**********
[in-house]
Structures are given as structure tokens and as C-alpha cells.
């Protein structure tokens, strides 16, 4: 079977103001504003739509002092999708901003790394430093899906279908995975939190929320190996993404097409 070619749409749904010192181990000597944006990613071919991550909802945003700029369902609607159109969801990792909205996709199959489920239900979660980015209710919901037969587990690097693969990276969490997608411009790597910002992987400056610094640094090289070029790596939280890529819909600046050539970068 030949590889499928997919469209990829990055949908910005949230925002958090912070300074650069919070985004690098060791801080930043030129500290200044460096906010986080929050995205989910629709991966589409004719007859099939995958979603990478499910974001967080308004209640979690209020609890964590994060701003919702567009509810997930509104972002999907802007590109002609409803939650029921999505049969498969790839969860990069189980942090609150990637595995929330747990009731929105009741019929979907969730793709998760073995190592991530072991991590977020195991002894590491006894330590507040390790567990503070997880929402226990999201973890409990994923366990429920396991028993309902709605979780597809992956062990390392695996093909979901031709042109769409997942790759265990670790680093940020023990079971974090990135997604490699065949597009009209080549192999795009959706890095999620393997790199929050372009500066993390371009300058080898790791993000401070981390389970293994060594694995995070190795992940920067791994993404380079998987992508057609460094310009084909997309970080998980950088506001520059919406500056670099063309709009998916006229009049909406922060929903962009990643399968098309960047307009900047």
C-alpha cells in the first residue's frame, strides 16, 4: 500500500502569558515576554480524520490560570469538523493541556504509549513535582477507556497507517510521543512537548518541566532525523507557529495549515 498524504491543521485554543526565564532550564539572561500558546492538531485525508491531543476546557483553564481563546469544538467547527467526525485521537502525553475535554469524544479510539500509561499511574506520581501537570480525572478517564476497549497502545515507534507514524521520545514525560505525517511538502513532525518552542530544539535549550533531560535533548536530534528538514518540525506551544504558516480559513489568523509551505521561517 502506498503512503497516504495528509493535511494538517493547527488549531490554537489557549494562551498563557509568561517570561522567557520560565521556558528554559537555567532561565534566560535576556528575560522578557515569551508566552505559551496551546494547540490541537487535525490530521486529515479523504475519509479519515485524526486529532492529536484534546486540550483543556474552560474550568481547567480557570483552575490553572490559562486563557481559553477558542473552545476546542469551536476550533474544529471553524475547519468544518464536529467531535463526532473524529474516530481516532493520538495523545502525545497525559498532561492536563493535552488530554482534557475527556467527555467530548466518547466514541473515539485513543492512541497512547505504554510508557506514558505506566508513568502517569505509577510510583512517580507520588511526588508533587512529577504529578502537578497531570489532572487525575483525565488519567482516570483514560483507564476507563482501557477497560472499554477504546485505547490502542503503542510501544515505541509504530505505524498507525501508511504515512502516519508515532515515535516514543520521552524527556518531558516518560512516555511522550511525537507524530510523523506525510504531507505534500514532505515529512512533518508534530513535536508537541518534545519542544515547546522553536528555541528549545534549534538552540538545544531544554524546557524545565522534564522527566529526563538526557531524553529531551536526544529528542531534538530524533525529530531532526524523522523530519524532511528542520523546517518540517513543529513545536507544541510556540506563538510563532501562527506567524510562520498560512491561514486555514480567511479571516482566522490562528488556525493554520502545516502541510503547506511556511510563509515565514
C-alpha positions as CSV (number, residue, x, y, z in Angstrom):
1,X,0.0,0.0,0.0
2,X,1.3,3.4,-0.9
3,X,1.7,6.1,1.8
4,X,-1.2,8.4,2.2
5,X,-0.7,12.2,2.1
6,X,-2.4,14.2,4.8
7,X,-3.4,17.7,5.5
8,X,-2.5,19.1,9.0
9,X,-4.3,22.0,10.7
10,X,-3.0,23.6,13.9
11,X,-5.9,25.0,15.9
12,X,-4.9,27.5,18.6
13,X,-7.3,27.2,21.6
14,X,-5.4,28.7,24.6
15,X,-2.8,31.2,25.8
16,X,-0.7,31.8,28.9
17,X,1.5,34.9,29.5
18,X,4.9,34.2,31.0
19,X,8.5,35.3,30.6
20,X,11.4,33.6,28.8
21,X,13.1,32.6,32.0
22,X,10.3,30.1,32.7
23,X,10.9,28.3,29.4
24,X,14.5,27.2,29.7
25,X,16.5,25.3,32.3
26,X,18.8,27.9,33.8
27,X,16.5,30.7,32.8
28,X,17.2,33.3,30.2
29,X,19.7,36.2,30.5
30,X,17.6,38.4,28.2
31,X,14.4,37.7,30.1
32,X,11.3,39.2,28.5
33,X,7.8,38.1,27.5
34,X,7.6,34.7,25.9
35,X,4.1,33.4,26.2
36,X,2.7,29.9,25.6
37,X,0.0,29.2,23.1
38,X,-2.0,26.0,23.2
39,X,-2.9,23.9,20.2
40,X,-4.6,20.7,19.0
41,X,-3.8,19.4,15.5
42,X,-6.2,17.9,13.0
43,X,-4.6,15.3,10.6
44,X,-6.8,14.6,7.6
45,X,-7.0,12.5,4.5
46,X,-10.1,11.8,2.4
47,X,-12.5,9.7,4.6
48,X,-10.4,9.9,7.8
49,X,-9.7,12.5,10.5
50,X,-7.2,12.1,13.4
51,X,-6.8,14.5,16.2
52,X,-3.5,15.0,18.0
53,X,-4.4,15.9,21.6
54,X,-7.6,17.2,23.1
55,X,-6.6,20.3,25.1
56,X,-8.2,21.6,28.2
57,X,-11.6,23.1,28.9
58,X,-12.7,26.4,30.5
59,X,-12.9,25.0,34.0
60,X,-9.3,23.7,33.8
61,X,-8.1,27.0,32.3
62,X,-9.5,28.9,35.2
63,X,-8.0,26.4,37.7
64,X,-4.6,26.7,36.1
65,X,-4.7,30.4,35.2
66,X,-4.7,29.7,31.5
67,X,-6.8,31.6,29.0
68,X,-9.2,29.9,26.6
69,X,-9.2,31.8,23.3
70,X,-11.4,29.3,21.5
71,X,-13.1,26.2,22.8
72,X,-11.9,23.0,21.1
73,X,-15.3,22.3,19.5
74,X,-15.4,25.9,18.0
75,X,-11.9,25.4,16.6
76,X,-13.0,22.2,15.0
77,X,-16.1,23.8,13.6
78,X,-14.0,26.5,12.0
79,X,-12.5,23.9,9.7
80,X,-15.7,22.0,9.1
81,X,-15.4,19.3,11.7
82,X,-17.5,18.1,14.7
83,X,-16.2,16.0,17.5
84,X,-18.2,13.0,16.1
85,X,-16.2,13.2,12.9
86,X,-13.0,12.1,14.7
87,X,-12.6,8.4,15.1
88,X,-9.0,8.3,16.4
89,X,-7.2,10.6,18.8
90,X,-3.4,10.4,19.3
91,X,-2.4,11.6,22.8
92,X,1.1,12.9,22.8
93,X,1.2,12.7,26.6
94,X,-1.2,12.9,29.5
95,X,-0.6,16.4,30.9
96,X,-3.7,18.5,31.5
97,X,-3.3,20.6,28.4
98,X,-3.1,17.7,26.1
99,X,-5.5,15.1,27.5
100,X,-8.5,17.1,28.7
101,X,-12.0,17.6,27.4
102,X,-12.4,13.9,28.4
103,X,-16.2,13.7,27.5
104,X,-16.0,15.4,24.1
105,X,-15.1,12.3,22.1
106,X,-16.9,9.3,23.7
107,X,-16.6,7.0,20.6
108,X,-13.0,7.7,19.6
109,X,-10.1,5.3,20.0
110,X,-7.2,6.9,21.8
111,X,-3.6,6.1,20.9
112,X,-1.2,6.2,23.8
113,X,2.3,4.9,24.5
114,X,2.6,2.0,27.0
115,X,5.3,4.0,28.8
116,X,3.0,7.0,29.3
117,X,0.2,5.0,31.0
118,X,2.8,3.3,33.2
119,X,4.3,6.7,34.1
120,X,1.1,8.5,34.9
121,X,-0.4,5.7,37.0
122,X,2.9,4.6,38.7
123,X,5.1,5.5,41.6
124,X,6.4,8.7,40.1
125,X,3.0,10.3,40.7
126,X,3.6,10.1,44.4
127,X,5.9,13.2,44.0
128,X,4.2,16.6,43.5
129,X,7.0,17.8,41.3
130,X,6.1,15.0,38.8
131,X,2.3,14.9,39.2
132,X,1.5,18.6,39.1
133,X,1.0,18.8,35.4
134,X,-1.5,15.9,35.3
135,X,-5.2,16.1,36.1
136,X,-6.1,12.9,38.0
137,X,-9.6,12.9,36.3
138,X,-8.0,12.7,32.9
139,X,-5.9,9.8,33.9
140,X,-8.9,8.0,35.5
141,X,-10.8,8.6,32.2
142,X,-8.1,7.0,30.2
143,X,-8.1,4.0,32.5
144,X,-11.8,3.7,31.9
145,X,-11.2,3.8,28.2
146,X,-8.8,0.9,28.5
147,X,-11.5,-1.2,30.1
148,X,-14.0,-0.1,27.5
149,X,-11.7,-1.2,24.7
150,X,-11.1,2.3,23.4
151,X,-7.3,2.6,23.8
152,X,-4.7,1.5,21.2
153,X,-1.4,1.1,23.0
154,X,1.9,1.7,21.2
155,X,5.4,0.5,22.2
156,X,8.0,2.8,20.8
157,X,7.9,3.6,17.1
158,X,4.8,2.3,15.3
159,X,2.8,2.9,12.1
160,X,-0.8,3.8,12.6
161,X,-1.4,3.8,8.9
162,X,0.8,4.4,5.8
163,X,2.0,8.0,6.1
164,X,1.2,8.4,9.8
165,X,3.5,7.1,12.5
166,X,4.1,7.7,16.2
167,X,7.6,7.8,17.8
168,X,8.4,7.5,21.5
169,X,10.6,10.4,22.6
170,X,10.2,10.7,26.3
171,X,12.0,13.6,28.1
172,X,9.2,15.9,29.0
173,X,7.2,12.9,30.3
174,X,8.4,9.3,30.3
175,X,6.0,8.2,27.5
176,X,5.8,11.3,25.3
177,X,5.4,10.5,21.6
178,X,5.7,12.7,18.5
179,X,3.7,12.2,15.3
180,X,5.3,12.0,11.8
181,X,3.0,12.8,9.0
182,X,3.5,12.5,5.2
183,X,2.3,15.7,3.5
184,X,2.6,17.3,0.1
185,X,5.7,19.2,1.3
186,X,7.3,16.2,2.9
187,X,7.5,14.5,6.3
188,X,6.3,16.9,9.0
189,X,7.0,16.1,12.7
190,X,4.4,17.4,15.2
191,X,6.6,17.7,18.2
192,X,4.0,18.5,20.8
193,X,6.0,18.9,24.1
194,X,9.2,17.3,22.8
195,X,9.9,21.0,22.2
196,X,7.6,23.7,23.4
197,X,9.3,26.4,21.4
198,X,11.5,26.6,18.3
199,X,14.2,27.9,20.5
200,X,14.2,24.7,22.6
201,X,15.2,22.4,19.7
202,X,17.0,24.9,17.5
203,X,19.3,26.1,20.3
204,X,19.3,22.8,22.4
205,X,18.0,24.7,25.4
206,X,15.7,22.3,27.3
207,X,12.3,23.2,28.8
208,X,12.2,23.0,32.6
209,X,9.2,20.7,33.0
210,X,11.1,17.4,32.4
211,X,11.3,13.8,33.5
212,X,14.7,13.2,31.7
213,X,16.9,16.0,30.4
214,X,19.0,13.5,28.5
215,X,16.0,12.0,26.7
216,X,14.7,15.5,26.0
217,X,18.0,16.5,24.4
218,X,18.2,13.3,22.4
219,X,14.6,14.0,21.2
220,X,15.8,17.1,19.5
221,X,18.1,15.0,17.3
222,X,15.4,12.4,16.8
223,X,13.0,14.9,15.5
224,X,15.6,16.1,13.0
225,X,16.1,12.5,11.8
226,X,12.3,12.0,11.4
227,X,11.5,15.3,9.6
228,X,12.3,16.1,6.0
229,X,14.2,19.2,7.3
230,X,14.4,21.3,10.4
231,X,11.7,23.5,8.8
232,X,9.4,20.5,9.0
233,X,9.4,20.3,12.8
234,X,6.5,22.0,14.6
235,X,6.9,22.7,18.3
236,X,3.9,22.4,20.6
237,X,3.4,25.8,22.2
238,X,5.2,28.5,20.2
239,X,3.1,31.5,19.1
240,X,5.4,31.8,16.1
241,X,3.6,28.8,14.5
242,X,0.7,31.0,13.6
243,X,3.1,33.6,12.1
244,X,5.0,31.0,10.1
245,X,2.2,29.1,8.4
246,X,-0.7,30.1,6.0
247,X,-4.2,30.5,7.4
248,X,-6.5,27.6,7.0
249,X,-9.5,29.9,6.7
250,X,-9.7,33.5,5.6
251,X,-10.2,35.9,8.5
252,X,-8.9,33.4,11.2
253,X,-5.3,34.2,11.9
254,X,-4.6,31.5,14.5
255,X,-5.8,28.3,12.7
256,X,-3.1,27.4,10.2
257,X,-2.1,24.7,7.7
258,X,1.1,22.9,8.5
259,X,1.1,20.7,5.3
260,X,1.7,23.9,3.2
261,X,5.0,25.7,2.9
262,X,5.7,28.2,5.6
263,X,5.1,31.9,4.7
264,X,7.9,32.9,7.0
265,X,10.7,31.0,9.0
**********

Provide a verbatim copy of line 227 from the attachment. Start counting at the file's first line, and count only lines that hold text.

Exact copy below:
222,X,15.4,12.4,16.8